Birds prefer to live in luxury than in poor areas —

Common Myna (pix SShukla) Chandigarh; (2 June 2019) (6) (Small File)

Common Myna in a tree hole in a housing society (pix SShukla)

A unique study of birdlife in South African cities has found that birds prefer wealthy areas to poorer ones but will move out if things get too cramped. The study was conducted by a team of scientists from the University of Turin, Italy and the Universities of Cape Town (UCT) and the Witwatersrand, South Africa. Their findings were published this week in the international journal of Global Change Biology.

Co-author on the study, UCT Associate Professor Arjun Amar said: “This work is of particular importance because it is one of the few studies conducted in a developing country, and the only study of its kind in Africa, where urbanisation is predicted to occur at a faster rate than any other region on the planet.”

The researchers studied the occurrence of bird species in 22 urban areas across South Africa and found that the number of species present increased according to the income levels of residents, i.e. the more affluent the neighbourhood, the more bird species are found there—provided there are still enough good habitats for the birds to spread their wings. However, this was not true for highly urbanised areas where vegetation has all but disappeared.

The so-called ‘luxury effect,” well-documented in the developed world, also applies to relatively low-density urban areas in South Africa, where wealthy areas have a greater diversity of bird species than found in less wealthy areas. This is probably due to greater investment in gardens, parks and other green spaces which are hot-spots of urban biodiversity in wealthier neighbourhoods. However, birds have no appetite for heavily built-up areas even when they have wealthy inhabitants.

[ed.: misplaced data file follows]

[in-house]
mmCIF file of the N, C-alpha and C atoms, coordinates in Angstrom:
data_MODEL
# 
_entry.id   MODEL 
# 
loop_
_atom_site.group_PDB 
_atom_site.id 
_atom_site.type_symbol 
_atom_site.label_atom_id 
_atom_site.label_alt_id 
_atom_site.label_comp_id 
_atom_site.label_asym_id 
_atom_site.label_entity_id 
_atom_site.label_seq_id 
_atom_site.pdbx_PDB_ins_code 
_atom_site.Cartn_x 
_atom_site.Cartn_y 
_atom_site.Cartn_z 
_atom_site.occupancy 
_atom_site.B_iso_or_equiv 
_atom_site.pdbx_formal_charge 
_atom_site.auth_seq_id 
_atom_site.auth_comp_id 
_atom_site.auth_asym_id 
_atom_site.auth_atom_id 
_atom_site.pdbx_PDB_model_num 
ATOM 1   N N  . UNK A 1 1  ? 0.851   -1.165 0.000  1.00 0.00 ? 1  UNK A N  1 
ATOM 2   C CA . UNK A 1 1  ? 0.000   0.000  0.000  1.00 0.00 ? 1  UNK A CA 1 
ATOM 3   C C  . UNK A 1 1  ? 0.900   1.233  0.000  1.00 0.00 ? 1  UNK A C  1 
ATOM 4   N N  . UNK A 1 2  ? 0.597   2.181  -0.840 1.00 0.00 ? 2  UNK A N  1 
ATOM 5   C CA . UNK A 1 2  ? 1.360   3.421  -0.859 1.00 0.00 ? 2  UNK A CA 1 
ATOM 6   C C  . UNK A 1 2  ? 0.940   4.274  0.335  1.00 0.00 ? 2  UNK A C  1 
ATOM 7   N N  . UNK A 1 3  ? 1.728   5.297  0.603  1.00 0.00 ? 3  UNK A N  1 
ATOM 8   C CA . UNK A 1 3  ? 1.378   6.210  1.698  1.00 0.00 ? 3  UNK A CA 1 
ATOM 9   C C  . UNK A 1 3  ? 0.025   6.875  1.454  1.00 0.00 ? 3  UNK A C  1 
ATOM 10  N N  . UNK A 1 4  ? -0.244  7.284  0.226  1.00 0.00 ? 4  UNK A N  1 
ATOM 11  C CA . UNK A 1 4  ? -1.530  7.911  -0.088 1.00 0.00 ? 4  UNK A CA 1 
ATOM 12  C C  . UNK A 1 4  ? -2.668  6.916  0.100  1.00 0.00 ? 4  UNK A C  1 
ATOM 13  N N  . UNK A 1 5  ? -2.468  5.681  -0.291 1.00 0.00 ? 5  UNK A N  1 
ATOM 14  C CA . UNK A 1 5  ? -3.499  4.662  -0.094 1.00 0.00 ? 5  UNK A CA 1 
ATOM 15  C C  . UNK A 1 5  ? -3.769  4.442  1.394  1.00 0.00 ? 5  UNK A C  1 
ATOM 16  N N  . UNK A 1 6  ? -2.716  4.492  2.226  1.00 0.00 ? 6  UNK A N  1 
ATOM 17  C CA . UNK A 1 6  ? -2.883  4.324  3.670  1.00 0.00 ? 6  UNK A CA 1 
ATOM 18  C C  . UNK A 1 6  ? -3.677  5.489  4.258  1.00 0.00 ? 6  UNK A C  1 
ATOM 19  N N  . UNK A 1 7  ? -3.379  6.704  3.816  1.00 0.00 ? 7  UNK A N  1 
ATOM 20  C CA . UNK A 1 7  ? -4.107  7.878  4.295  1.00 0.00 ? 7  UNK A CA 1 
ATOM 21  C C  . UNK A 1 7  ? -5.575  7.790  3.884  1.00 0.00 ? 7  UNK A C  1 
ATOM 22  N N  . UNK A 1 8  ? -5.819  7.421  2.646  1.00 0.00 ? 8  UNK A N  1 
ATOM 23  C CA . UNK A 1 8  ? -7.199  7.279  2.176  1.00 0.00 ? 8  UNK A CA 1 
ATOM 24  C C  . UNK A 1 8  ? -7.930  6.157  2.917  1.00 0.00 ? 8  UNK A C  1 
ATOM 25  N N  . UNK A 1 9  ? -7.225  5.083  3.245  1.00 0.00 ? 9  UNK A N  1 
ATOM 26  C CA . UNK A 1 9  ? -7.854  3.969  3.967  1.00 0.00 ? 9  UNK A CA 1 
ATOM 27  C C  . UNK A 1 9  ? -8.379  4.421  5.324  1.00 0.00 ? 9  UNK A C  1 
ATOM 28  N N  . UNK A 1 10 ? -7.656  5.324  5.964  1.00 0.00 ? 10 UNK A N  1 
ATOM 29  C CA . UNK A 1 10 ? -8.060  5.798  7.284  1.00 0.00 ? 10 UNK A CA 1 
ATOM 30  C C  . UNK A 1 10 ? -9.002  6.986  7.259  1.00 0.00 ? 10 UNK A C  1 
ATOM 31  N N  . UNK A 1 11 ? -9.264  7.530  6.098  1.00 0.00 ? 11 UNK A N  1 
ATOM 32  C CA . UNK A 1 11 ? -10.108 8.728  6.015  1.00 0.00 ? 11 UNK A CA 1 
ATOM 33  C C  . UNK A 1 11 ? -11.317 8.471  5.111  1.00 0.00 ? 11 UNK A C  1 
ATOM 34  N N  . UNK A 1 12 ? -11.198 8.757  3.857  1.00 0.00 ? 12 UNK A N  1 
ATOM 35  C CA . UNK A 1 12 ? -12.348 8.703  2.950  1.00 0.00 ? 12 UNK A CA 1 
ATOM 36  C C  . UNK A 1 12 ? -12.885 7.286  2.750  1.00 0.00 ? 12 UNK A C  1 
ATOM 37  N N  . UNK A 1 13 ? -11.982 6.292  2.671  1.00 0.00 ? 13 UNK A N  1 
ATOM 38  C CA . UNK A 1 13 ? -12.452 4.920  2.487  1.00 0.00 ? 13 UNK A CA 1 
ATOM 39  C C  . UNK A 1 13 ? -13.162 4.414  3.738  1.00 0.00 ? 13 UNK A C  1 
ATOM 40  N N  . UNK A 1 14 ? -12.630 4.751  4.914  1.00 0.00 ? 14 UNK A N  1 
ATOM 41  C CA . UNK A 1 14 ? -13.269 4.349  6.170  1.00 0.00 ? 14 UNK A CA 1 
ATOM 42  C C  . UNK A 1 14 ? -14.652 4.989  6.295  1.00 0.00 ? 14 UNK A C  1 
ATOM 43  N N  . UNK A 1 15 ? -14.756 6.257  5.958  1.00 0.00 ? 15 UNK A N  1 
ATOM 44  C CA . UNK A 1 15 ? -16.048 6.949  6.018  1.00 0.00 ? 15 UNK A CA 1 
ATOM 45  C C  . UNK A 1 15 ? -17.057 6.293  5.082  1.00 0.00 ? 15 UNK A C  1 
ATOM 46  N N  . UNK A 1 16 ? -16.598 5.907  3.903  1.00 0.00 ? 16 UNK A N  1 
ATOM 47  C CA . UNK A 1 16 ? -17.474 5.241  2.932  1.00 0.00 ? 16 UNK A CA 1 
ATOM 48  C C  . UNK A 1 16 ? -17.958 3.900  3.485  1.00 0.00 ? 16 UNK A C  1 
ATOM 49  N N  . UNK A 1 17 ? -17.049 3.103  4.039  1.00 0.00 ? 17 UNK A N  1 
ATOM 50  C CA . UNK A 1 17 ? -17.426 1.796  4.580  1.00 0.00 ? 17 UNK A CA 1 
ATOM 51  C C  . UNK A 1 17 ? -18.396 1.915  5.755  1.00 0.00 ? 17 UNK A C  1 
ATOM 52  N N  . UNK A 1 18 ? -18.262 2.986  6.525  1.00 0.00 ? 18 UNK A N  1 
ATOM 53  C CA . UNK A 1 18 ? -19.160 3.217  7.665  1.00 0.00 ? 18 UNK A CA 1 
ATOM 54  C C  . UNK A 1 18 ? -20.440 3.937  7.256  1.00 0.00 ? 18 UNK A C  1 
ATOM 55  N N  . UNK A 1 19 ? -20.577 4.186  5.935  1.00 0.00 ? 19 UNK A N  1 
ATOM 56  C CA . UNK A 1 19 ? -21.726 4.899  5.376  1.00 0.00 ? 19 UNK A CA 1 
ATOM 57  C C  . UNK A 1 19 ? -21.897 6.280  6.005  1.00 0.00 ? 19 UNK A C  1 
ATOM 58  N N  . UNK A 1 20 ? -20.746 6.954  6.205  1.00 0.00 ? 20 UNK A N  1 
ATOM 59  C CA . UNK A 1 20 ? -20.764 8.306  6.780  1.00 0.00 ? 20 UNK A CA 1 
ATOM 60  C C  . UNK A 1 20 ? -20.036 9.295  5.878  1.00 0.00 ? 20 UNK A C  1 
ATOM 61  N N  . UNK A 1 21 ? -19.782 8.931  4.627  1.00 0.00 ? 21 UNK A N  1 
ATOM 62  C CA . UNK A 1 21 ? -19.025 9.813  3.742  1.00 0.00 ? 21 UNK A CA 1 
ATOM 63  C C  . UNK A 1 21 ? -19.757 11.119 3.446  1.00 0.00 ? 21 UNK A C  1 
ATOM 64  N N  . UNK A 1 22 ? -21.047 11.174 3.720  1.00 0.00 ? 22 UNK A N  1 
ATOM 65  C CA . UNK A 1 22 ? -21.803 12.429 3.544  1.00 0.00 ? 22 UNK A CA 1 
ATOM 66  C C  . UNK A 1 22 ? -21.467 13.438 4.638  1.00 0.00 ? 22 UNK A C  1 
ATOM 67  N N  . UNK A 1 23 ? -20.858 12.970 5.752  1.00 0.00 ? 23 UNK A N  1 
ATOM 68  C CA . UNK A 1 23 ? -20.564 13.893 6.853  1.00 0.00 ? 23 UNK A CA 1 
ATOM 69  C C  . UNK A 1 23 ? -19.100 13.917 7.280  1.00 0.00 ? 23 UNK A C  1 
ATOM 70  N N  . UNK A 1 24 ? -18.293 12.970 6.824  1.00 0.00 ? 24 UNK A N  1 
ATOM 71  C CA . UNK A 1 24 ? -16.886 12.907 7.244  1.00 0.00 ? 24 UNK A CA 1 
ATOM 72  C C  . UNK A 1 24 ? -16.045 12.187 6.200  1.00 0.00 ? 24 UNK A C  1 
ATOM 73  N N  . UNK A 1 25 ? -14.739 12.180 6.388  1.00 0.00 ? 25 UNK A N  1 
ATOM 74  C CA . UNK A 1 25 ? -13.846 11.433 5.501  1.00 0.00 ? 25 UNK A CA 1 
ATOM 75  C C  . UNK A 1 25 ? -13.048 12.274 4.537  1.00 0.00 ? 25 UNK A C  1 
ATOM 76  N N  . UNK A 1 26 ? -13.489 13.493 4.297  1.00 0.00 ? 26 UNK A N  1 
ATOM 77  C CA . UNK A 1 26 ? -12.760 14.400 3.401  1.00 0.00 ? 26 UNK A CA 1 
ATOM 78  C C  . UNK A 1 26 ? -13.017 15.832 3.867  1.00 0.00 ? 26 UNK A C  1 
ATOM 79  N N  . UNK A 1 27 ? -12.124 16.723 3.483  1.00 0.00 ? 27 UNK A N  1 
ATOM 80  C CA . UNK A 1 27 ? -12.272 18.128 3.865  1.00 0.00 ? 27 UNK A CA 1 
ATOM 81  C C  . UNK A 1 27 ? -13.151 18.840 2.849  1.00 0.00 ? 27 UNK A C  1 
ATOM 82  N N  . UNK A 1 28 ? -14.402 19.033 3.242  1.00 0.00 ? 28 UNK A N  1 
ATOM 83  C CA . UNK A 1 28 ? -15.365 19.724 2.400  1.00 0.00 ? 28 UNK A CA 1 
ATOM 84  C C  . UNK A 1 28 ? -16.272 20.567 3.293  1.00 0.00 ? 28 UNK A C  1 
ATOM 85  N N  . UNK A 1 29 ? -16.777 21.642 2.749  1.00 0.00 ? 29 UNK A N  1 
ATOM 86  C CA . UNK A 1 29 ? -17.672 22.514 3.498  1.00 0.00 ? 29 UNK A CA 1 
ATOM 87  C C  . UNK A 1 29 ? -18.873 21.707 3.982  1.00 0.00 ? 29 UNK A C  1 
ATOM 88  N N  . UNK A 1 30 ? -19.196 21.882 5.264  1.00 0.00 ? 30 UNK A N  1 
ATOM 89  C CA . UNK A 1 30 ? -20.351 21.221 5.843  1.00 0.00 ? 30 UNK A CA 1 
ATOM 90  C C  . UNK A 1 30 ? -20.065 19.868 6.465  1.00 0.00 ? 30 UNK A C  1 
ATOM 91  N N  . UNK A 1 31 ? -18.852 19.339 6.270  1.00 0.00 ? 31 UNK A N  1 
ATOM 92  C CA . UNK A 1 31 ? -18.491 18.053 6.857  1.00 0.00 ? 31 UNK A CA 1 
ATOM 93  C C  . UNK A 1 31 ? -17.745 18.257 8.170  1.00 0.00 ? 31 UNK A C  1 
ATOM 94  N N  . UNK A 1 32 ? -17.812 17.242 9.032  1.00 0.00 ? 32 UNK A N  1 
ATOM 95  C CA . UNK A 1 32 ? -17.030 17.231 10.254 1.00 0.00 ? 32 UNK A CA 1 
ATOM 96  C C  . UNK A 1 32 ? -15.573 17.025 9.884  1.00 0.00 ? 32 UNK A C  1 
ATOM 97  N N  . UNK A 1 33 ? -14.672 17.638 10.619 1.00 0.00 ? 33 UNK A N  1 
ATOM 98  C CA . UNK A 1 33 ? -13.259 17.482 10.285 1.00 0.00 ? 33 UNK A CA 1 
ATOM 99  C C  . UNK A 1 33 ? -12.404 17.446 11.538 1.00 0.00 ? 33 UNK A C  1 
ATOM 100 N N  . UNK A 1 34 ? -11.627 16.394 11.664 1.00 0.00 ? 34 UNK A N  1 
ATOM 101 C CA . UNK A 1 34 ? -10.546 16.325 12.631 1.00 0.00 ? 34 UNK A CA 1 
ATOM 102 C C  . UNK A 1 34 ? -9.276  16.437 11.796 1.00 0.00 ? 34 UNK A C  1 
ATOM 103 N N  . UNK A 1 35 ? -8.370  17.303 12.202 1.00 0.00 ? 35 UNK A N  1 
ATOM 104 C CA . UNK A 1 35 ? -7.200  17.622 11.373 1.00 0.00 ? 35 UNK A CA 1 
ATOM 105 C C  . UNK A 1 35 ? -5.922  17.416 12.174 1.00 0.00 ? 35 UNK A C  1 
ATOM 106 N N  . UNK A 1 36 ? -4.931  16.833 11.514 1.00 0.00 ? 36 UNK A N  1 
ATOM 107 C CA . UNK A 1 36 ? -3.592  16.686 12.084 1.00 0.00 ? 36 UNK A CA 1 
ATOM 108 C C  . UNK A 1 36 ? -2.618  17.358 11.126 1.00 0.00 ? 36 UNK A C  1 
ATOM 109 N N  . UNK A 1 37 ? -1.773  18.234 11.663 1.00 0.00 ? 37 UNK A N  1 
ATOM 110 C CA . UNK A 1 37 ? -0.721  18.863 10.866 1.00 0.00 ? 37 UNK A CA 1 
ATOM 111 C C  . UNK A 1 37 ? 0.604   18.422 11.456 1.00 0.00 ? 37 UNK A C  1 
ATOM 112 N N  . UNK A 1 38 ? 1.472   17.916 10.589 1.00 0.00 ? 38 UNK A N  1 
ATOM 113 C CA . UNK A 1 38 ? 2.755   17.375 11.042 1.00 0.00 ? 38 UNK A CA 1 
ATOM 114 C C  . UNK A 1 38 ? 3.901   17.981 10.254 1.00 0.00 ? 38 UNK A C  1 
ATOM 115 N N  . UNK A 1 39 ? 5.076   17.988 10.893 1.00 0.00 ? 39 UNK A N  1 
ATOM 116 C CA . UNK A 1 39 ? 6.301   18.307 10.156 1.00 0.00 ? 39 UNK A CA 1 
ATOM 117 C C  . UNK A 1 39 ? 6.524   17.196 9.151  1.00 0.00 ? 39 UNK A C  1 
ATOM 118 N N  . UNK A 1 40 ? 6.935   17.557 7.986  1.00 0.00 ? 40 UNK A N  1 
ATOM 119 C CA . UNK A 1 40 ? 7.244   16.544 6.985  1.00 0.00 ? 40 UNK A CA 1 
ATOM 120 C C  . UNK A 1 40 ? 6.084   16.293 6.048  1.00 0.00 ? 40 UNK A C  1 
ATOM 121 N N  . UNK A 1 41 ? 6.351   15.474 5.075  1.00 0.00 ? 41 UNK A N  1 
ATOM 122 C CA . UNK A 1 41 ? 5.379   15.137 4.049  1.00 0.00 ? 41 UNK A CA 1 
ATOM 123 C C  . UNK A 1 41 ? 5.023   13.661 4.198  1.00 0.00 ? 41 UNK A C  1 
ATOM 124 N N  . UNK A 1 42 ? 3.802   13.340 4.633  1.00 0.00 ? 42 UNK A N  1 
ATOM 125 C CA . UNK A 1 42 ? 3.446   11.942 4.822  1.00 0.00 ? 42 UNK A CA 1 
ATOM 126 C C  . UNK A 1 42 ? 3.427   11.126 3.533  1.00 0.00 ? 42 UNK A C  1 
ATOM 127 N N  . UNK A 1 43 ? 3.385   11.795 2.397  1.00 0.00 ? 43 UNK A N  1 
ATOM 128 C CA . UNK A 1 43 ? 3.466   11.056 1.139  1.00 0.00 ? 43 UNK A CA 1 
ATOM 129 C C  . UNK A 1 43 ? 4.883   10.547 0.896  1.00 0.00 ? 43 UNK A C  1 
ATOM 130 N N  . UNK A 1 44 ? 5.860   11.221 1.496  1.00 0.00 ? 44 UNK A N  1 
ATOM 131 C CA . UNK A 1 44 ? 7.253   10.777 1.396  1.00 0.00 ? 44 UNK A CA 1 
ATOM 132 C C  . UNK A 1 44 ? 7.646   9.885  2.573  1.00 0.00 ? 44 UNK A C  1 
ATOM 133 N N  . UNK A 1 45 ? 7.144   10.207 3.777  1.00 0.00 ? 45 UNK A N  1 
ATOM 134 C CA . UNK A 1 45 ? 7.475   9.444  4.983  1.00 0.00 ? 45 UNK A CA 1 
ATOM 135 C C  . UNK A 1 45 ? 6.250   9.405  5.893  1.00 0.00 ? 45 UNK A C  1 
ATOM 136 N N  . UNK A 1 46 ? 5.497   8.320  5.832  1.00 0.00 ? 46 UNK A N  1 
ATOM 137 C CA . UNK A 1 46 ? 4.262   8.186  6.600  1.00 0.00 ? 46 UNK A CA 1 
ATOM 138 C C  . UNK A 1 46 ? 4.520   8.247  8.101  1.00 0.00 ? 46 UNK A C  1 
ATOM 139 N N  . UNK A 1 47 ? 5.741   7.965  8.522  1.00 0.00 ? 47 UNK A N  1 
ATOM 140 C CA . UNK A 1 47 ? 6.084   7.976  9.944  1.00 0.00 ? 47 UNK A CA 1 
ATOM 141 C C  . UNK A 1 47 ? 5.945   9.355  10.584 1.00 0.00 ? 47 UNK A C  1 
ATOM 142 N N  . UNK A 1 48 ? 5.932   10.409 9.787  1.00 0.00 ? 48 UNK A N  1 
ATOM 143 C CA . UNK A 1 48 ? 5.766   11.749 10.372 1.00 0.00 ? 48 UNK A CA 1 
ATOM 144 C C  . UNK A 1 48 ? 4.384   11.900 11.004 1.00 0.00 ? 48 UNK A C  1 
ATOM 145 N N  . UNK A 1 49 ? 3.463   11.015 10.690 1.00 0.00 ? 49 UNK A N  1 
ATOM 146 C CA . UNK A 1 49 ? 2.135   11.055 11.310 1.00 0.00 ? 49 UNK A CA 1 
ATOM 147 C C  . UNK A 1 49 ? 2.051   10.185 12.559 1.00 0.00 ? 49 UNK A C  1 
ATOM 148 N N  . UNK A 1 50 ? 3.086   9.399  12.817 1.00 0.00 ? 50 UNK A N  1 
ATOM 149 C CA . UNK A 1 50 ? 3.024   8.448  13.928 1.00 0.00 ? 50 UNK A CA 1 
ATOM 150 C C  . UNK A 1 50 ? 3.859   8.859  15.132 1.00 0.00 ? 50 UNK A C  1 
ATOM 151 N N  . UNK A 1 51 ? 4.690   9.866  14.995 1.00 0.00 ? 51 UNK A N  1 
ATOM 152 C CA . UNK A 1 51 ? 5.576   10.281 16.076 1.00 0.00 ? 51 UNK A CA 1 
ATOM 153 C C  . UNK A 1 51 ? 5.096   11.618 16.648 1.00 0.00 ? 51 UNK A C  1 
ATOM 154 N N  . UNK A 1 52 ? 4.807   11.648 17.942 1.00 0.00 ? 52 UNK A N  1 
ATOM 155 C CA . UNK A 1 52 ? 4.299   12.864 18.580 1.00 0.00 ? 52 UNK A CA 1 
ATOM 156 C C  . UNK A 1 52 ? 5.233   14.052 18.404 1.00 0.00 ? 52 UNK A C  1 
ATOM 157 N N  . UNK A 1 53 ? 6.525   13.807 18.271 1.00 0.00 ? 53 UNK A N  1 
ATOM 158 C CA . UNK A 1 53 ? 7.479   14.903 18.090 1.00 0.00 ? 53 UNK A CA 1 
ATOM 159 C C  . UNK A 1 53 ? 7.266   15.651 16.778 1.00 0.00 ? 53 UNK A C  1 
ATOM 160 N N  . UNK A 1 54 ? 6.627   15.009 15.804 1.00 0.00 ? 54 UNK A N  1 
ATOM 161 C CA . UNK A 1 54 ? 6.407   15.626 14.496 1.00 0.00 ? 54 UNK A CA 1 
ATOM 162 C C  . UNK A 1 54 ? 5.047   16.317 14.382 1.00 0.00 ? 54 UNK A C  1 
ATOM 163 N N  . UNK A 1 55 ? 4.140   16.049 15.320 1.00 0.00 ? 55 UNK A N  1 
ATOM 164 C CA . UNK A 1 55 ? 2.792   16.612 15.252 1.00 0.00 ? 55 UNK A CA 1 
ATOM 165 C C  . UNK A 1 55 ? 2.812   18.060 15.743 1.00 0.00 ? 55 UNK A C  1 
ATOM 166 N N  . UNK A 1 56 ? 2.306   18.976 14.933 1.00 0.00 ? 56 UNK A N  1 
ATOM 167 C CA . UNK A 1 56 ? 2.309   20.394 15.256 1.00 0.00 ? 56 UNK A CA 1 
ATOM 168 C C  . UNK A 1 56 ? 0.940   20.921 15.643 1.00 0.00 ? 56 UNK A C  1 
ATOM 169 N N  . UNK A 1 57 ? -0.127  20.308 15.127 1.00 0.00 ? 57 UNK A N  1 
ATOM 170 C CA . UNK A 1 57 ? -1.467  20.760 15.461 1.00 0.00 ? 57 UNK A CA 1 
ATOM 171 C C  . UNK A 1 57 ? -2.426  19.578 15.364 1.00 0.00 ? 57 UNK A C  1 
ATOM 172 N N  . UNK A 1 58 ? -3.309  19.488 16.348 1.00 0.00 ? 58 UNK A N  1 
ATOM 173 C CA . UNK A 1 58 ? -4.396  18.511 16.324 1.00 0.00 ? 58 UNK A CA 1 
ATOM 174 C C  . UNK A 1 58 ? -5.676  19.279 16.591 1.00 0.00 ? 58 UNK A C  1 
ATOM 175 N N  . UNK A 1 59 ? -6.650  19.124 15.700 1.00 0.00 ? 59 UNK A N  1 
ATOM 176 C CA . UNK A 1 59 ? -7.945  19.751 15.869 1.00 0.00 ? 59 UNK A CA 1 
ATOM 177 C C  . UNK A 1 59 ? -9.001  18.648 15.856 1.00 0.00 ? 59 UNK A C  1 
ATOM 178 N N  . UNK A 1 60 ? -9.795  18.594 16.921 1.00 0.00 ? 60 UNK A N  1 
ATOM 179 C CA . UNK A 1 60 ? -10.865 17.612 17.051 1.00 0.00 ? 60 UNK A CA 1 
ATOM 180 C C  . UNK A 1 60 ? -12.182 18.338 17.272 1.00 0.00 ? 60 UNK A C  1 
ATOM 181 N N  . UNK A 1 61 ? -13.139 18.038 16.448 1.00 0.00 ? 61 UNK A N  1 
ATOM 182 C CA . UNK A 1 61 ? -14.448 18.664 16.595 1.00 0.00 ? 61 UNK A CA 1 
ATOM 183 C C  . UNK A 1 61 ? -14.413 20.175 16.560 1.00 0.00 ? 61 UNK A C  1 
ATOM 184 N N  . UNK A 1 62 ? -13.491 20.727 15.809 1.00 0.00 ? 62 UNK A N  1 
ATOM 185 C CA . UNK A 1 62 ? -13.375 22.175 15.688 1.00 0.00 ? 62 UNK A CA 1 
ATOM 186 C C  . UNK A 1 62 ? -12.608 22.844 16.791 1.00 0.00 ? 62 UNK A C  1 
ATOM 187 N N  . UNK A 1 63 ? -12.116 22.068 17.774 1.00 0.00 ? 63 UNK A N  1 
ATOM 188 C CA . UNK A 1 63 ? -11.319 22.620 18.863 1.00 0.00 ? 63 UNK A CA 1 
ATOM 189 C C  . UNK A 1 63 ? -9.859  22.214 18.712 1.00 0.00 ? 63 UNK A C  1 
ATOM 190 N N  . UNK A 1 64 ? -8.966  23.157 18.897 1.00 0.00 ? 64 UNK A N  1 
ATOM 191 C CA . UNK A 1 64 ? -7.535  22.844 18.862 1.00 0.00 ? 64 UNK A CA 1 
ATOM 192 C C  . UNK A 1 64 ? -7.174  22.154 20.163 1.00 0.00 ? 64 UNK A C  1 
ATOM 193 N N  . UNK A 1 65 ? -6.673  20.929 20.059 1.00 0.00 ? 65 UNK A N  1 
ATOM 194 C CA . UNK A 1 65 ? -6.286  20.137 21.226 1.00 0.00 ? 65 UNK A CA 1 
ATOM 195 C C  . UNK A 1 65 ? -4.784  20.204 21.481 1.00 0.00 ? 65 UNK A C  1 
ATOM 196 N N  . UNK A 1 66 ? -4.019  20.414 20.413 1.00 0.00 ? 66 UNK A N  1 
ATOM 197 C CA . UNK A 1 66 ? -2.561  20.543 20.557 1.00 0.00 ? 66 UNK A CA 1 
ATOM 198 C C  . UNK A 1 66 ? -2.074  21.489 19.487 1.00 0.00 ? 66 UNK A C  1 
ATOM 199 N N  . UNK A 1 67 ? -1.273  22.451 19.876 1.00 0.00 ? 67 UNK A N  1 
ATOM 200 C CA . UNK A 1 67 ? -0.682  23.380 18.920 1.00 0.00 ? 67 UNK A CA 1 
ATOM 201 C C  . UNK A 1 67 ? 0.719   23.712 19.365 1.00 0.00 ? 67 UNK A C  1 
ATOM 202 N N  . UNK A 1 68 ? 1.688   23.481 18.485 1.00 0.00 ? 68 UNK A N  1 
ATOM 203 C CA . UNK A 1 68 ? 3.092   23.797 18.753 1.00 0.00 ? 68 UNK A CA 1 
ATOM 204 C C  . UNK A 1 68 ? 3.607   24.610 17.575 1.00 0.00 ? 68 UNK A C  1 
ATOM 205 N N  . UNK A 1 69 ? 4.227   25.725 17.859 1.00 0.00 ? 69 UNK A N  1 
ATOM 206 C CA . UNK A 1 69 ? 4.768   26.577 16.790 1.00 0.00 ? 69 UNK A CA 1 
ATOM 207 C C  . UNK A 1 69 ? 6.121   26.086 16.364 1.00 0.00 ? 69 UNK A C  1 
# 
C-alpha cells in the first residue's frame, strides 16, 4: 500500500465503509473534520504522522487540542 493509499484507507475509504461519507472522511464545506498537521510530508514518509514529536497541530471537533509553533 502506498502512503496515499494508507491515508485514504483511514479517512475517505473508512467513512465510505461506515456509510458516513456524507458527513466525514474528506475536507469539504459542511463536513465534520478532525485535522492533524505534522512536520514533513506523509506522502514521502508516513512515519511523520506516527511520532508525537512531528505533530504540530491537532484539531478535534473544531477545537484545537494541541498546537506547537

It is the first time the ‘luxury effect’ in birds has been documented for an African country. The study authors believe such findings could help shape future urban planning in the interests of both biodiversity and environmental justice, particularly in the rapidly urbanizing developing world.

Lead author Professor Dan Chamberlain from the University of Turin said: “This study shows that rich, leafy suburbs have more bird species and probably higher biodiversity in general, than poor areas of the city or areas that have too much asphalt and concrete. Understanding the factors which drive the ‘luxury effect’ will help us to design more biodiversity-friendly cities in the future, thus promoting environmental justice for all urban inhabitants.”

The findings were based on careful analysis of four years of data from the Southern African Bird Atlas Project across a range of urban environments, from peri-urban outskirts to high-rise city centres, where average income varied from $1,000 to $30,000 per year according to the South African census.

While researchers also confirmed a predictable link between the amount of urban tree cover and bird diversity, they concluded that tree cover alone does not fully explain the “luxury effect.”

South Africa is described by the authors as “an extremely valuable case study” of the relationship between wealth and biodiversity due to the country’s species richness (10 percent of the world’s terrestrial plants and 7 percent of terrestrial reptiles, birds and mammals) as well as infamous levels of income inequality.

According to the study, “maintaining green space in at least an equal proportion to the built environment is likely to provide a development strategy that will enhance urban biodiversity, and with it, the positive benefits that are manifest for urban dwellers.”

The authors hope that the “findings can form a key contribution to a wider strategy to expand urban settlements in a sustainable way to provide for the growing urban population in South Africa, including addressing imbalances in environmental justice across income levels and racial groups.” (Global Change Biology)

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